The Russian intelligence service says that a Metrojet airliner that went down over Egypt’s Sinai peninsula in October was brought down by a bomb.
The Russian Security Service (FSB) said on Tuesday that traces of explosives were found among the debris, after weeks of speculation about what had caused the crash. The state-owned Sputnik News website quoted the FSB’s chief Alexander Bortnik “We can definitely say this was a terrorist attack,” Bortnikov is reported to have said, adding that 1kg of a TNT equivalent had been used to blow up the Airbus A321 travelling for Sharm el-Sheikh to St Petersburg in Russia.
Bortnikov was meeting Russia’s President Vladimir Putin, who said that those behind the attack would be held responsible. “We will search for them anywhere they might hide. We will find them in any part of the world and punish them,” Putin said. An anonymous Egyptian aviation official has disputed the findings telling the DPA news agency that there was still not enough proof “confirming the hypothesis that the plane exploded as a result of terrorist action”.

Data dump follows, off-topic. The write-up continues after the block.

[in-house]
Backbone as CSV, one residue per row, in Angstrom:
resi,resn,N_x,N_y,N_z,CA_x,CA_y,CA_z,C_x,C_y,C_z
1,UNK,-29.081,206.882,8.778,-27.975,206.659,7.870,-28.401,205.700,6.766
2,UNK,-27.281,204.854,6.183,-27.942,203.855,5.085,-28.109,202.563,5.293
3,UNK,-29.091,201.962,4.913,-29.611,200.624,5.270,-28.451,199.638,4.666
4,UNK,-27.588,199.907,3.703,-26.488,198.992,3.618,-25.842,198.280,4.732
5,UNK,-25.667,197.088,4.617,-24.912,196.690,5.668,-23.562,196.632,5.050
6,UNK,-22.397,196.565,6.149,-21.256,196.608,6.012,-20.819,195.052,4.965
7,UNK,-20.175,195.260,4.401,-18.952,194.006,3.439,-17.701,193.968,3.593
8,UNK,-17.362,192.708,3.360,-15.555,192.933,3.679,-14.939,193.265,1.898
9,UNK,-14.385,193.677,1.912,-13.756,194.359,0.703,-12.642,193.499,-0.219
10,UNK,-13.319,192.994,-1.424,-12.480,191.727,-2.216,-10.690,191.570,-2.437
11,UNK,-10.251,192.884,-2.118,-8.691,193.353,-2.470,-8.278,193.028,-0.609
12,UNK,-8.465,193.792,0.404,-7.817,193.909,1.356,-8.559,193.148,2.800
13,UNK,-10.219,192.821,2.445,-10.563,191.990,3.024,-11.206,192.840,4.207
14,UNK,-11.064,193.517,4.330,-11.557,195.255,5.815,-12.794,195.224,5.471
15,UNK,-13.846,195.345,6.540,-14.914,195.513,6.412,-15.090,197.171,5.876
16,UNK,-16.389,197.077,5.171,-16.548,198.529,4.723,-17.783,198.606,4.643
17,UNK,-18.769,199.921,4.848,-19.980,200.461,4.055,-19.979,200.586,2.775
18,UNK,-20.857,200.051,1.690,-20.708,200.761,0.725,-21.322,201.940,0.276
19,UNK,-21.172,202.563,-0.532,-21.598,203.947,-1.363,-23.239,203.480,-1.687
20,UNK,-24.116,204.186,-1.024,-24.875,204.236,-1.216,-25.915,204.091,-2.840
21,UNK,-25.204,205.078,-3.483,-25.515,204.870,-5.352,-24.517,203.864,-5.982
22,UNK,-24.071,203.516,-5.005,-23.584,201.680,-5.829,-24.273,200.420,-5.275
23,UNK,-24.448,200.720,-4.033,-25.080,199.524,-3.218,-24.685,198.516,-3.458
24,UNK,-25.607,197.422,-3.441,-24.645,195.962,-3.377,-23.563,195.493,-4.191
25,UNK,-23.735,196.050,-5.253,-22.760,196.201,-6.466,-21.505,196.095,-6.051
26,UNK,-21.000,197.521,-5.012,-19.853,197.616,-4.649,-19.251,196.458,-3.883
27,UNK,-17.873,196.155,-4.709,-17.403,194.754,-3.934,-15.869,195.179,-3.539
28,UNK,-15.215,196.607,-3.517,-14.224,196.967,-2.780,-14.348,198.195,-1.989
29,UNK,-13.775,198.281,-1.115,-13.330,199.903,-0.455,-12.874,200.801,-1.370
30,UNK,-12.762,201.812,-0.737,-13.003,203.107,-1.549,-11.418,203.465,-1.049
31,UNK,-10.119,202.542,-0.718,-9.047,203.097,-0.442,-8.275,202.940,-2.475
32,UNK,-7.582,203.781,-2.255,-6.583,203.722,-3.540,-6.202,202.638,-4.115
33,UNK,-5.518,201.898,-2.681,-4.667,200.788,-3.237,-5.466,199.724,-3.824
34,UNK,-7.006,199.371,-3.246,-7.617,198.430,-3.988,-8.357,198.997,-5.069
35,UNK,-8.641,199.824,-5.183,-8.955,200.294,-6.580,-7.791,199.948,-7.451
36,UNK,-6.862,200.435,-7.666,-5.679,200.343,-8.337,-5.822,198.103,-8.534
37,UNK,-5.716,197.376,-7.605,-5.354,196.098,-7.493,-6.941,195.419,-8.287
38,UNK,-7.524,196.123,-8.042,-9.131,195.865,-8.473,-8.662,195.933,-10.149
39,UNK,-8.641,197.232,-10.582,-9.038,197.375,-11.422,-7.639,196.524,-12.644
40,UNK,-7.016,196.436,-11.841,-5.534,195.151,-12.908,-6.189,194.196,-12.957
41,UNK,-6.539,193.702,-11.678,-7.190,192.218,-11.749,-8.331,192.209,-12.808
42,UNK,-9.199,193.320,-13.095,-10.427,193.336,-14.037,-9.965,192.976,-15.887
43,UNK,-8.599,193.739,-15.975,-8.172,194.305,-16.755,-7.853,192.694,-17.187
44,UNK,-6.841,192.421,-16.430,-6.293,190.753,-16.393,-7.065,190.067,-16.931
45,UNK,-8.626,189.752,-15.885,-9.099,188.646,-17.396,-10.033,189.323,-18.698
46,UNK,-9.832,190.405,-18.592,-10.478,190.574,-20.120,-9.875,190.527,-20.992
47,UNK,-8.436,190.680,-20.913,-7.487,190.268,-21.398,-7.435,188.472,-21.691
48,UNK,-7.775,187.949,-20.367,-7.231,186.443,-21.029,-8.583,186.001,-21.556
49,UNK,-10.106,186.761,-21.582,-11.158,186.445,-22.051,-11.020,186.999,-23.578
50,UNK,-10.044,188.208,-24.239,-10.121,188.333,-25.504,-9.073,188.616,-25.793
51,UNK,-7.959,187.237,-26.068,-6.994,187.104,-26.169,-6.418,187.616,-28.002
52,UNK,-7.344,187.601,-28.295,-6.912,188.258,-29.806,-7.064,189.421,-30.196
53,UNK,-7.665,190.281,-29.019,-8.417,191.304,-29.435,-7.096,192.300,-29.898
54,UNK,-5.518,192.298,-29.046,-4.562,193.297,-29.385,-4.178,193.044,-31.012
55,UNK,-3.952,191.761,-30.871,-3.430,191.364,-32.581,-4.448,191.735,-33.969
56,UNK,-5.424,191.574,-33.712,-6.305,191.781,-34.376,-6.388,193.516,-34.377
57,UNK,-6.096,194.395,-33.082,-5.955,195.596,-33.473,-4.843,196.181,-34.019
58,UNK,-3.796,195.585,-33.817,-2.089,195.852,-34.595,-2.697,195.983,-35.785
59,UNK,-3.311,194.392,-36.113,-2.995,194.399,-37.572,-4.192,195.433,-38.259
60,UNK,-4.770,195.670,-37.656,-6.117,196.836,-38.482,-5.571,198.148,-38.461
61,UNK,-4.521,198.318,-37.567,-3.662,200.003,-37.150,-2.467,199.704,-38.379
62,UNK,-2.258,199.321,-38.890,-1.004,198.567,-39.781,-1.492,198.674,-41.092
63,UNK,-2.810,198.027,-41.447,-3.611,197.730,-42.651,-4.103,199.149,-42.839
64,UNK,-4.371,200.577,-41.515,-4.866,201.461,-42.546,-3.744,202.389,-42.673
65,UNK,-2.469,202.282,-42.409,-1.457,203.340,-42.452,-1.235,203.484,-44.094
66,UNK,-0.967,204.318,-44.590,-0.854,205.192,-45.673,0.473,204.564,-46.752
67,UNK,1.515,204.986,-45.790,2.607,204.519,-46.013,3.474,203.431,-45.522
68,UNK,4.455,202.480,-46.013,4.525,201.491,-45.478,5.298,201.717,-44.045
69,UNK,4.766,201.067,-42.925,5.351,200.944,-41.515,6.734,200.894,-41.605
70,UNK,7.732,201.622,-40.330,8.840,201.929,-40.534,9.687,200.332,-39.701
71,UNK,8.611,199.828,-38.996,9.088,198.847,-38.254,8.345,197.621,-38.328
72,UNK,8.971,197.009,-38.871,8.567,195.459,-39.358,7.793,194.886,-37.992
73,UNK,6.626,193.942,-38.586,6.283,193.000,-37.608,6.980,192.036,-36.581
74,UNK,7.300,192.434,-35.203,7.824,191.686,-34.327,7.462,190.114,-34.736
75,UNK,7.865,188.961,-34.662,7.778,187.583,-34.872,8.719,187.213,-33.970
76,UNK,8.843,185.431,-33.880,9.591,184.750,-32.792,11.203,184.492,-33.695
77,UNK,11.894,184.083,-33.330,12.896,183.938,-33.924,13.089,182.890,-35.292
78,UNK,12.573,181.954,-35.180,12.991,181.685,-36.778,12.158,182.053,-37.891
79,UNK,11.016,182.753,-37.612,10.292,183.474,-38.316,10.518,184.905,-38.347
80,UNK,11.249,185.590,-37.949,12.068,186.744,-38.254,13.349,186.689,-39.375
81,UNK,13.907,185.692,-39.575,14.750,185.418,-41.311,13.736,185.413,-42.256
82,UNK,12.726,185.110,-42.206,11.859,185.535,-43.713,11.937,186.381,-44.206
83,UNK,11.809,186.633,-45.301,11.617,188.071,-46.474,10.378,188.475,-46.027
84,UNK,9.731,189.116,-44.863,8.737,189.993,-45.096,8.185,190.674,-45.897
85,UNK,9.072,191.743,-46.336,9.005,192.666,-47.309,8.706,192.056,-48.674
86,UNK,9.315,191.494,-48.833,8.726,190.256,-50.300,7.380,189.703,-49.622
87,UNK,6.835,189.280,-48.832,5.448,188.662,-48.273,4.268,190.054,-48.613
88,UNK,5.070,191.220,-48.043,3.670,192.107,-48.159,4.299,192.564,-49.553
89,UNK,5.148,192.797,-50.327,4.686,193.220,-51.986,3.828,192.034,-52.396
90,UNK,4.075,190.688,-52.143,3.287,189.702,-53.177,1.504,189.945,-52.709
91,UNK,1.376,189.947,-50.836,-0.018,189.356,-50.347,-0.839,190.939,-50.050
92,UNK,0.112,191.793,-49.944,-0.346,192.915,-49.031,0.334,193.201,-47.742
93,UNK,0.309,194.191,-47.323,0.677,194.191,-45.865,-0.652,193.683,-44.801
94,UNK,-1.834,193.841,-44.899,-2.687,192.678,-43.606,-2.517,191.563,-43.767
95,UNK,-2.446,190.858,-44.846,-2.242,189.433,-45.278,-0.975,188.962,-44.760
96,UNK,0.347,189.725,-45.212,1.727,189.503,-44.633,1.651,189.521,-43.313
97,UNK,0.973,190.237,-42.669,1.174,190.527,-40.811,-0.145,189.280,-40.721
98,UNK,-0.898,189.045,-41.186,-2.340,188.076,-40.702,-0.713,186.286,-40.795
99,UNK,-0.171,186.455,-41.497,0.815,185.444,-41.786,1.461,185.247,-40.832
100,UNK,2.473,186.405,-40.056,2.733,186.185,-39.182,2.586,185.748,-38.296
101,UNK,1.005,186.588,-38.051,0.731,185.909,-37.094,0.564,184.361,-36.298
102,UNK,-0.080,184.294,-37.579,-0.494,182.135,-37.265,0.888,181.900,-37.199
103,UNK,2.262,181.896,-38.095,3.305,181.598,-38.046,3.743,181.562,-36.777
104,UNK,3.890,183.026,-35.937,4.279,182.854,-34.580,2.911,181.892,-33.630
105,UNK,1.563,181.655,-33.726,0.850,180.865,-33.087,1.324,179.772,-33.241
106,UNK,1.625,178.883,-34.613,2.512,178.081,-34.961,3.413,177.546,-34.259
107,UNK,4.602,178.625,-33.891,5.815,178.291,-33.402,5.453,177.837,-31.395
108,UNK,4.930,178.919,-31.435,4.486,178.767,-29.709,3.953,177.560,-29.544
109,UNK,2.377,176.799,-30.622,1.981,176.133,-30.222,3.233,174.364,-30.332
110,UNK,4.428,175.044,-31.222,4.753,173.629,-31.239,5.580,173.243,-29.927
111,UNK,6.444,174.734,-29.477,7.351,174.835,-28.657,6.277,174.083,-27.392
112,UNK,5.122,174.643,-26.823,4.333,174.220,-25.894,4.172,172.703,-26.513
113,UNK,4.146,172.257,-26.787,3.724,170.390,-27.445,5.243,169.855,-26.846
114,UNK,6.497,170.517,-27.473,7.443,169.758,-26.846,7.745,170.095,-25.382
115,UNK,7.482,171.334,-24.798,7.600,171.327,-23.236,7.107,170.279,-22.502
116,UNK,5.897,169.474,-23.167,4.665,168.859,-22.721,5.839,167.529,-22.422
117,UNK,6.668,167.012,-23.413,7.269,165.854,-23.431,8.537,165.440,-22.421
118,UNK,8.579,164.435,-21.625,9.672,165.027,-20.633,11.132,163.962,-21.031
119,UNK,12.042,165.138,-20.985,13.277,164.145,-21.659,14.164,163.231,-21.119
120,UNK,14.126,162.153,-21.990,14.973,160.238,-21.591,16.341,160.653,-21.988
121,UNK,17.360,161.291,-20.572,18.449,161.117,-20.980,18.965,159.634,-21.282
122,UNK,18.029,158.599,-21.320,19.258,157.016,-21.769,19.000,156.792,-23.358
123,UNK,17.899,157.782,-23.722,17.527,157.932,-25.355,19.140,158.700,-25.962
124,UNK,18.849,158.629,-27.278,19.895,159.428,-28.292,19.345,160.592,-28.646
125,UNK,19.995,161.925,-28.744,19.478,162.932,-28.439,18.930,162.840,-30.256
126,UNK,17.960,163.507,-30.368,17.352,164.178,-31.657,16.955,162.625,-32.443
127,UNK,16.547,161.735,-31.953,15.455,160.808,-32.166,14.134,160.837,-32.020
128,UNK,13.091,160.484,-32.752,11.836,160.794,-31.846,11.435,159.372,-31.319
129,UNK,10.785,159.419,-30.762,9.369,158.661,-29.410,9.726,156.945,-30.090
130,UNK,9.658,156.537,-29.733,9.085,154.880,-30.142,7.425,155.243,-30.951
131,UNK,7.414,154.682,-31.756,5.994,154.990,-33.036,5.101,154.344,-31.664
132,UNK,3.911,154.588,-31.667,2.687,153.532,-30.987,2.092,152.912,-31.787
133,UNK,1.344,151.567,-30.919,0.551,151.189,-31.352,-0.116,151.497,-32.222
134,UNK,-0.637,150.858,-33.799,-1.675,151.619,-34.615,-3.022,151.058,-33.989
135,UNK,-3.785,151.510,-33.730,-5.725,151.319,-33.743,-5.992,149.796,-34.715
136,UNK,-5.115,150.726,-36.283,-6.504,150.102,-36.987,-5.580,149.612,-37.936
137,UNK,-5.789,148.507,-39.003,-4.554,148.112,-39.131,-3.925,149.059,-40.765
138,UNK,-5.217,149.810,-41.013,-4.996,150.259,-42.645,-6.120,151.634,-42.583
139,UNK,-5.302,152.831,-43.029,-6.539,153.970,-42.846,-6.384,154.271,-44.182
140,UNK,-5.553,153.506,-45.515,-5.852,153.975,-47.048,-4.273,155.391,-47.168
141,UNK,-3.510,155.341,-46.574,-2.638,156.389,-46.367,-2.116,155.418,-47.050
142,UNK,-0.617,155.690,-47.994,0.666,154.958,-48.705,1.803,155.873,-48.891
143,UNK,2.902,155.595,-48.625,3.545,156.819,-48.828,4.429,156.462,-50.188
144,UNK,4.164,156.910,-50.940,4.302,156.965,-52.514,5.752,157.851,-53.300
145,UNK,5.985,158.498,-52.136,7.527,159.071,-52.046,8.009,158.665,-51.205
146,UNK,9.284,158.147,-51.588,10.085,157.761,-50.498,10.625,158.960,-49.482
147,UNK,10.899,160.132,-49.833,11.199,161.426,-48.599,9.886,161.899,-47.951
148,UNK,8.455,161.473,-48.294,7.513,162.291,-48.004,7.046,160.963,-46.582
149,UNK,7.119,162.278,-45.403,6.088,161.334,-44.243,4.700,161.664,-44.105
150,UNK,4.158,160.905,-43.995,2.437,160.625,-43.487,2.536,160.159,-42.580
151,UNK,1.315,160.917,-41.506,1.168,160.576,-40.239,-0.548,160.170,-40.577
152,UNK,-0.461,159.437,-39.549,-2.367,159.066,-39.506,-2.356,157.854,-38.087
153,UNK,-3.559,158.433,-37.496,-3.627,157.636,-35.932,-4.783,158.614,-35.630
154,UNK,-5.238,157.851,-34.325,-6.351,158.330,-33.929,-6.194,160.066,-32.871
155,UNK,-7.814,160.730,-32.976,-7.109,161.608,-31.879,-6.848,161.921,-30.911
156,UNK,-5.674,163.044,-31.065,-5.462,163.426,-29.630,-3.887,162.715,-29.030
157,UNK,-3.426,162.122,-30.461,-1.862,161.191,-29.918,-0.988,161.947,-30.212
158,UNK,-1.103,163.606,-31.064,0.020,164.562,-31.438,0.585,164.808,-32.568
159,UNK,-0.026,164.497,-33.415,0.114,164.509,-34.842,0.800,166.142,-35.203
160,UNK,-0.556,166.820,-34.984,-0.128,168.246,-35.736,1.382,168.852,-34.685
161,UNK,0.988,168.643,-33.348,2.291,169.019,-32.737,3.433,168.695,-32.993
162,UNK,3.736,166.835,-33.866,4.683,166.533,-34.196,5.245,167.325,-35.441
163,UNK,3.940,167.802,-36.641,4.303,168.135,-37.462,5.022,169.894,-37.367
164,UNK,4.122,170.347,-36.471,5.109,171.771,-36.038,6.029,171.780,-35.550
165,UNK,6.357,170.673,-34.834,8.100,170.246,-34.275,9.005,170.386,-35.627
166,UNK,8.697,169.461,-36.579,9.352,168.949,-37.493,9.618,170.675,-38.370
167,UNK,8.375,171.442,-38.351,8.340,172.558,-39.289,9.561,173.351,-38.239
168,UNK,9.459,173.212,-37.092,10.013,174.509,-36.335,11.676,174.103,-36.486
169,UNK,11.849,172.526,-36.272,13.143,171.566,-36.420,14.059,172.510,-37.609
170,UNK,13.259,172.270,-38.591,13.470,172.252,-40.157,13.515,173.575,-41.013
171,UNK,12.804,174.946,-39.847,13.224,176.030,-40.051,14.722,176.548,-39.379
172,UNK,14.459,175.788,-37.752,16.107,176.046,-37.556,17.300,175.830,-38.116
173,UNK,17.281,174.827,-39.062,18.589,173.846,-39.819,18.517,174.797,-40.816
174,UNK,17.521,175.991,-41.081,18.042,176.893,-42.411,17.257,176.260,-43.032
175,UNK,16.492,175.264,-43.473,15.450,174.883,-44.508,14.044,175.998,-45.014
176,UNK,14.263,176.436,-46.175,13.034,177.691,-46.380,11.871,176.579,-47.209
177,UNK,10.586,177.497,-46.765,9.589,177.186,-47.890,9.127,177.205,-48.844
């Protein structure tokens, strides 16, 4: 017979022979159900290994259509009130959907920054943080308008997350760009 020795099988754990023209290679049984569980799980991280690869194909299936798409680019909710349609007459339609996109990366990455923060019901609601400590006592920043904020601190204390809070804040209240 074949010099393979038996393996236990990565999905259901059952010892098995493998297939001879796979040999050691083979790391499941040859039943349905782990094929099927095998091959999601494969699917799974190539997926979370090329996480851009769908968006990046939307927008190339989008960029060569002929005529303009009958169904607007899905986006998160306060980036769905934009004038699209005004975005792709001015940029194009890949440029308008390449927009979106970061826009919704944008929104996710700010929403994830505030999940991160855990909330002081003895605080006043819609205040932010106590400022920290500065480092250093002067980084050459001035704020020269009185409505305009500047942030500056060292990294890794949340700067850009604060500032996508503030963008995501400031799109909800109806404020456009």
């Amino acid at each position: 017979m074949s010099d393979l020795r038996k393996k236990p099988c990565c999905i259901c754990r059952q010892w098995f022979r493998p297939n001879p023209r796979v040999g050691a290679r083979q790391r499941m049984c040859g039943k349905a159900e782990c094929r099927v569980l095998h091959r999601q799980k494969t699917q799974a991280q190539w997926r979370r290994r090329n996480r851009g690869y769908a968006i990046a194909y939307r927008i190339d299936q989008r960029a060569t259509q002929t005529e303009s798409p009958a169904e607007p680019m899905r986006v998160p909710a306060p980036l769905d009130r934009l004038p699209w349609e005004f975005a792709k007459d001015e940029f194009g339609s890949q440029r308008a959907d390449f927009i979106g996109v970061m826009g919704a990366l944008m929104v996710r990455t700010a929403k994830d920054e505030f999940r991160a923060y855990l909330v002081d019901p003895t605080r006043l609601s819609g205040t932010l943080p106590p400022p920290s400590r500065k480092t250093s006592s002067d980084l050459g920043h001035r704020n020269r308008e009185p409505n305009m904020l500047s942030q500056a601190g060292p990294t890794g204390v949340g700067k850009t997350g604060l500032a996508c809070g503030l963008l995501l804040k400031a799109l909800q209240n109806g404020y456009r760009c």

Al Jazeera’s Rory Challands, reporting from Moscow, said the comments by Russian officials raised new questions. “People are asking how long the Russians have known this … clearly Russia’s actions over the last few weeks have given the impression that they strongly suspected this plane was brought out of the sky by an explosive,” our correspondent said, referring to Moscow’s decision to stop flights into and out of Egypt.